1. I just spent a month working on the inpatient neurology service at the hospital, taking care of mostly stroke patients, seizure patients and a random assortment of other neurological disorders. Even with some very long hours at times it was an enjoyable month which makes me realize I'm finally settling into this doctor thing a little bit. I got to do another lumbar puncture which ended up going very well - I got a "champagne tap" which means there were no red blood cells in the cerebrospinal fluid (CSF) samples I collected. Frequently you will nick a small blood vessel as you insert the needle deep into the patient's back, thus contaminating your sample with a small amount of blood. I was able to avoid this complication and received the traditional gift of a bottle of white wine - CSF (without blood in it) is clear - from my attending. Technically the traditional gift is a bottle of champagne but the colonel reasoned that no one really drinks champagne. Unfortunately I'm not much of a wine drinker either.
2. Today I started working in the Nephrology clinic and that's where I'll be for the next month except for a week of leave I'm taking starting on the 18th.
3. I've occasionally been able to read a few pages of the Bede's Ecclesiastical History of the English Nation. It's an amazing work of history and of literature. Two men about whom I knew little were St. Augustine of Canterbury (d. AD 604) (not to be confused with "of Hippo") and Pope Gregory the Great (AD 540 - 604). Both of these men played a great role in the evangelization of my ancestors and the formation of the English Church. For that I am grateful to them and more so to God who chooses such sinners for tasks so great.
|A snowy drive to work|
5. While I haven't been writing on my blog I have gotten myself involved in a facebook debate about baptism with a bunch of Lutherans (with whom I mostly agree) and Baptists (with whom I mostly disagree). And by Baptist I mean "Non-denominational," "Charismatic," "Pentecostal," and also all those with the honesty just to call themselves "Baptist." With that said I know a lot of great Christians who are Baptists (heck, just look at my favorite Christians blogs on the right-hand of your screen - 4 out of the 7 are Baptists). But the debate I've been in has made me examine my own thoughts on baptism, and to be honest it's something I've probably tried not to think too much about in order to avoid debates with a good percentage of my Christian friends. A friend challenged me on a statement I made denying the intrinsic efficacy of baptism as a means of grace. He confronted me not with some systematic theology and not with some sappy platitude but with a fairly clear and plain-sounding statement from God's word: "Baptism, which corresponds to this, now saves you, not as a removal of dirt from the body but as an appeal to God for a good conscience." Hmm... Doesn't really seem to fit with what I had written.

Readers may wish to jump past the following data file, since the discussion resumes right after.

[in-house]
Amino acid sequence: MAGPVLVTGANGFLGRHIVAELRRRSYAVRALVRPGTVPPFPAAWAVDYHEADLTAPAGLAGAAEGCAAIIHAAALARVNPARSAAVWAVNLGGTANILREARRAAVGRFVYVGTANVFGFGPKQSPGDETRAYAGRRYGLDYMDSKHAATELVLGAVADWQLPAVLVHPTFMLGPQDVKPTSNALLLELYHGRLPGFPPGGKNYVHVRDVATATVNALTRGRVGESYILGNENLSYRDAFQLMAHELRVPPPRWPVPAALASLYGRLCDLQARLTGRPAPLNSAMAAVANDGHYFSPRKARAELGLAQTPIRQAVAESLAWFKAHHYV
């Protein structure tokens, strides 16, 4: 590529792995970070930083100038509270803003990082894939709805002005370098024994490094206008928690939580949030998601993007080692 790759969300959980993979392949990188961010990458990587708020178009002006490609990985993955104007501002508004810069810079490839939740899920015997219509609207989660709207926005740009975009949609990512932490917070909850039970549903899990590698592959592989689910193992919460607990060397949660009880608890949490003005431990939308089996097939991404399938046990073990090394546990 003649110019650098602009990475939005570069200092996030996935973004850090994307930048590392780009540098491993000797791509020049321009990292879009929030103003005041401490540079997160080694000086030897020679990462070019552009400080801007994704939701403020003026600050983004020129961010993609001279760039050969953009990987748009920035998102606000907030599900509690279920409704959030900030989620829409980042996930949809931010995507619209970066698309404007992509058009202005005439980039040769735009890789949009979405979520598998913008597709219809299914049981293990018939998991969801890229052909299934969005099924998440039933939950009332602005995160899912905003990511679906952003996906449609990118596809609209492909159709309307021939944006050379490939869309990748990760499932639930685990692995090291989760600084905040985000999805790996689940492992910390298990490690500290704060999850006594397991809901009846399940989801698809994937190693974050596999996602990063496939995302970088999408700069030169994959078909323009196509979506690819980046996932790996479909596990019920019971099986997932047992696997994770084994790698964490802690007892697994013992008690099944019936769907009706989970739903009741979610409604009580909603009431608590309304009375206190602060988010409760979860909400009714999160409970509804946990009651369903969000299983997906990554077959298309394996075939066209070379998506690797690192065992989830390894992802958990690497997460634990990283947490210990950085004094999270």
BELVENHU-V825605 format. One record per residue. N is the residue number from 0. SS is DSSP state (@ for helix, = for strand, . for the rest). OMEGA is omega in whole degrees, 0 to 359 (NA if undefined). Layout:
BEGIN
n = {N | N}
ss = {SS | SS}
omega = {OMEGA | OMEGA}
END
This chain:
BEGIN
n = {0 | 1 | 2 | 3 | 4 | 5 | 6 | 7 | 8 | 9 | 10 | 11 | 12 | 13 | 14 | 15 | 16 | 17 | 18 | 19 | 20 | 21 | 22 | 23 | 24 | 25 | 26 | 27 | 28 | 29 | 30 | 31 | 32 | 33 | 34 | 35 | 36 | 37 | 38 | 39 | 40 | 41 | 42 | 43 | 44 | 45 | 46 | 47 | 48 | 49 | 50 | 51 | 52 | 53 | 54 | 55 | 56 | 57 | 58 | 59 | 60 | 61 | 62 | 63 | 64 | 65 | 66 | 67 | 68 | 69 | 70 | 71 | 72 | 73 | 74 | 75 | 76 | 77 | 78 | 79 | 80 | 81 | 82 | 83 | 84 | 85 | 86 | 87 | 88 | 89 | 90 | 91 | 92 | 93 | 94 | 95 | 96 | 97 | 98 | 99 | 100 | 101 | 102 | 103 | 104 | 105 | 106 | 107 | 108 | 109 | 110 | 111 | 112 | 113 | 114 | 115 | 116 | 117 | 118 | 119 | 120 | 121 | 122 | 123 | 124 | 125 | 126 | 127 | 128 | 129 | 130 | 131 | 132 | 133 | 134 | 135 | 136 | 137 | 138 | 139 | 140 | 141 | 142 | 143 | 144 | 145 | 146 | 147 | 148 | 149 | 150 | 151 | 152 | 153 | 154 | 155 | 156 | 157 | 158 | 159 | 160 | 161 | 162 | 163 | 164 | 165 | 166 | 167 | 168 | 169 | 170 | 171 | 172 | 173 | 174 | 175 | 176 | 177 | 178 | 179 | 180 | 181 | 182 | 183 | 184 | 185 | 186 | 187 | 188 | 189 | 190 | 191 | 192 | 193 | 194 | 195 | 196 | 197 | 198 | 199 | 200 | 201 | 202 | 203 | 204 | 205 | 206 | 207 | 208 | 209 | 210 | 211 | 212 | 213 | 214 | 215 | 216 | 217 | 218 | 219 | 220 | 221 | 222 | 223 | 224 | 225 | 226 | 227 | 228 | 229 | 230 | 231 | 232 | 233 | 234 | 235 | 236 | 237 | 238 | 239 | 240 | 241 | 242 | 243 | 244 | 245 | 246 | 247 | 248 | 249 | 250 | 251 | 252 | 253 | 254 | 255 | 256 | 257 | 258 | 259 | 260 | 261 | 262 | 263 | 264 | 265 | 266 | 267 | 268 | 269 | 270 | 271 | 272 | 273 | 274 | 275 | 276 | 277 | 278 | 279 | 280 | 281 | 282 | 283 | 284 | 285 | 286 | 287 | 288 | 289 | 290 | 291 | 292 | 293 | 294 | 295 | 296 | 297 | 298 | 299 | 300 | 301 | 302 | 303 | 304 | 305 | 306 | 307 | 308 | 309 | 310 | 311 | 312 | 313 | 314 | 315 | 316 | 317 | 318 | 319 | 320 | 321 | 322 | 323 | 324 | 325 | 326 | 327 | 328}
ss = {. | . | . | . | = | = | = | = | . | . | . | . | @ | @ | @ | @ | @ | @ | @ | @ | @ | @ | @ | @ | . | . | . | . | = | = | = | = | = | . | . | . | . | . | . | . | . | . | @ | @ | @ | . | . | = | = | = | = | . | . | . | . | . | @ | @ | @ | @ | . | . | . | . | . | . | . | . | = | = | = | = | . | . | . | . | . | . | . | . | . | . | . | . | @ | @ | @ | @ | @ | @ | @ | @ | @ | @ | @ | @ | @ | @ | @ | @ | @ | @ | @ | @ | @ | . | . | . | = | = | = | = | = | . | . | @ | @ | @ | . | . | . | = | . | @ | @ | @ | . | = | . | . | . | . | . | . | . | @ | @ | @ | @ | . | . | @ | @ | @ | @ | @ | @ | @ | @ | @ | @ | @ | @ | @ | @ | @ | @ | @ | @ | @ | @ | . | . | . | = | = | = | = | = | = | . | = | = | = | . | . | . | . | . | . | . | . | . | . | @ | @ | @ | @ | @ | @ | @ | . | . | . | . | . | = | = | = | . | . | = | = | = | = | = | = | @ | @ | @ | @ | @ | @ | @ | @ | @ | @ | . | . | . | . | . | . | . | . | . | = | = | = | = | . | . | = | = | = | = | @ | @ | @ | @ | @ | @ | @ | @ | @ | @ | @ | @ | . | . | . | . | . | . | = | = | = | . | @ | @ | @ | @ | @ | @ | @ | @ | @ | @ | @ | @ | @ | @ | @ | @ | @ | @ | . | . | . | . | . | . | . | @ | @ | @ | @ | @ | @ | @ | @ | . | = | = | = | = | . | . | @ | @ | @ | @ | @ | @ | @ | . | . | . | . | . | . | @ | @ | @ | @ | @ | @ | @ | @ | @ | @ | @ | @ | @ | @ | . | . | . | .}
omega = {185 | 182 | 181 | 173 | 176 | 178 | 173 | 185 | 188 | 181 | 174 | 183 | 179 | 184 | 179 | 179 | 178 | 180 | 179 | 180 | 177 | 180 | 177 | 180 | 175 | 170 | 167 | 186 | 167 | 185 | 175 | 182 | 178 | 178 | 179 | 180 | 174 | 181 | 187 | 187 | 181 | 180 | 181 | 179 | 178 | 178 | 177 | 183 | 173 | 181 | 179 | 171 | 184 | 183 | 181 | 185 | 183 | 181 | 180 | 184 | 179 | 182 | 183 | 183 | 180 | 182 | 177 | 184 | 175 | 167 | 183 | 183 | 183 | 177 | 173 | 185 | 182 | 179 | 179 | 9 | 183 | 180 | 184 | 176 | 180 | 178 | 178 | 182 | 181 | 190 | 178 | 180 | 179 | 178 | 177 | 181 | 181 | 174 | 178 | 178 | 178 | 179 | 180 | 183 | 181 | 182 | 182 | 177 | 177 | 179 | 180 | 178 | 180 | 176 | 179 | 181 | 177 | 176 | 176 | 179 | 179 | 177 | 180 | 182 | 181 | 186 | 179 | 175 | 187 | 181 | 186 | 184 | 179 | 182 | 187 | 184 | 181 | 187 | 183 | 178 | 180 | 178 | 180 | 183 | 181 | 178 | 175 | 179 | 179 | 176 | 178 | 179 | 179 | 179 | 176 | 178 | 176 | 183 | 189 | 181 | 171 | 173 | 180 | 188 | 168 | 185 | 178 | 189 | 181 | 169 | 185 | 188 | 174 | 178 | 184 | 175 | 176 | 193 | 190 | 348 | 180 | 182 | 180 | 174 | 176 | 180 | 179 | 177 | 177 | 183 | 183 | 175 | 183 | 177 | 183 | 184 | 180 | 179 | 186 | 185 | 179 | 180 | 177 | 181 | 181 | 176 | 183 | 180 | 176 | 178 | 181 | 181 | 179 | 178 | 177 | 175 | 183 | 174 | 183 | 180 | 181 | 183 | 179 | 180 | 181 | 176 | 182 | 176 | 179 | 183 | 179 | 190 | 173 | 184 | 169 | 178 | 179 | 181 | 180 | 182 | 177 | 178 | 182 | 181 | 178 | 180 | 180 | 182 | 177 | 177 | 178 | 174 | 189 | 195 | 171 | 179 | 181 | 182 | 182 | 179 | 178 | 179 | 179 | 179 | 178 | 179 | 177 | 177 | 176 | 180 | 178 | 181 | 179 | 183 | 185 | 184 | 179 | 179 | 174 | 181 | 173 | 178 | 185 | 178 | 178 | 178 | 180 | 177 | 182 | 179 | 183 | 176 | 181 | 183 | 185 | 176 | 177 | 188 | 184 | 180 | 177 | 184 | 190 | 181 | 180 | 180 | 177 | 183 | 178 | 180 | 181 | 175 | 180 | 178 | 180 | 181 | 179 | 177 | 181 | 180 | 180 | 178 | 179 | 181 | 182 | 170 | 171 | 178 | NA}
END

6. St. Augustine wrote: "For whatever unbaptized persons die confessing Christ, this confession is of the same efficacy for the remission of sins as if they were washed in the sacred font of baptism." (City of God, Book XIII, chapter 7.)
|"Baptism of St. Augustine" (of Hippo) - Troyes|
8. On the subject of Baptists and scriptural fidelity, I recently visited a nearby "Non-denominational" (read Baptist) church because they had a Saturday night service and it was my only chance to go to church that week. It was a pretty hip place, lots of 20-somethings with cool-looking clothes and the very latest in praise music. But I was thoroughly unimpressed by the preaching, which was topical and during which a very few Bible verses were used (likely misused) in making the preacher's somewhat questionable points. And then I started thinking about how the Lutheran church I sometimes attend when I'm in the Portland area and the Anglican church I like to worship at in Olympia have sermons that are absolutely saturated with Scripture. I can also think of quite a few other Non-denominational churches I've been to where very little Scripture is read during the service. The thing that gets me is that it's often these same people who will accuse Lutherans and Anglicans of being too beholden to "tradition" while they supposedly simply follow the Word of God.
9. Much of the best, most Scripture-saturated and Christ-centered preaching I've ever heard was at Cornerstone Bible Church (Baptistic in theology) in Riverside, California during medical school. It's a complicated world we live in.